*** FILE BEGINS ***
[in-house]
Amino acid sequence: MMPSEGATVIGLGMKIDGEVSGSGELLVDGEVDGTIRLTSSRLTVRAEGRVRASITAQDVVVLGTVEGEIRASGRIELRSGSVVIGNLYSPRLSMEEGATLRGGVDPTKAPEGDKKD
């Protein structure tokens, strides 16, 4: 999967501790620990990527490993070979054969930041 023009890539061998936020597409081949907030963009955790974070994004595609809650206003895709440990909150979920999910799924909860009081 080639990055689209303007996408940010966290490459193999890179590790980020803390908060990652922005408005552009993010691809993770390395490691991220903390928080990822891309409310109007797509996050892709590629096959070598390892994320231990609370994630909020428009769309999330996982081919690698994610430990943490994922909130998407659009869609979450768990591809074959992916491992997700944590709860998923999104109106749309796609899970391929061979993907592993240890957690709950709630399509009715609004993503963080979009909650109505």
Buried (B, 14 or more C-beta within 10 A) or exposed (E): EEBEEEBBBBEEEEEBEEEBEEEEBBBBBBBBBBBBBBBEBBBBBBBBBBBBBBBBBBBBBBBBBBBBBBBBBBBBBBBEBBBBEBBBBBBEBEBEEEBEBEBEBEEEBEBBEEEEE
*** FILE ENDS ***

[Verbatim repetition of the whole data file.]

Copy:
[in-house]
Amino acid sequence: MMPSEGATVIGLGMKIDGEVSGSGELLVDGEVDGTIRLTSSRLTVRAEGRVRASITAQDVVVLGTVEGEIRASGRIELRSGSVVIGNLYSPRLSMEEGATLRGGVDPTKAPEGDKKD
């Protein structure tokens, strides 16, 4: 999967501790620990990527490993070979054969930041 023009890539061998936020597409081949907030963009955790974070994004595609809650206003895709440990909150979920999910799924909860009081 080639990055689209303007996408940010966290490459193999890179590790980020803390908060990652922005408005552009993010691809993770390395490691991220903390928080990822891309409310109007797509996050892709590629096959070598390892994320231990609370994630909020428009769309999330996982081919690698994610430990943490994922909130998407659009869609979450768990591809074959992916491992997700944590709860998923999104109106749309796609899970391929061979993907592993240890957690709950709630399509009715609004993503963080979009909650109505």
Buried (B, 14 or more C-beta within 10 A) or exposed (E): EEBEEEBBBBEEEEEBEEEBEEEEBBBBBBBBBBBBBBBEBBBBBBBBBBBBBBBBBBBBBBBBBBBBBBBBBBBBBBBEBBBBEBBBBBBEBEBEEEBEBEBEBEEEBEBBEEEEE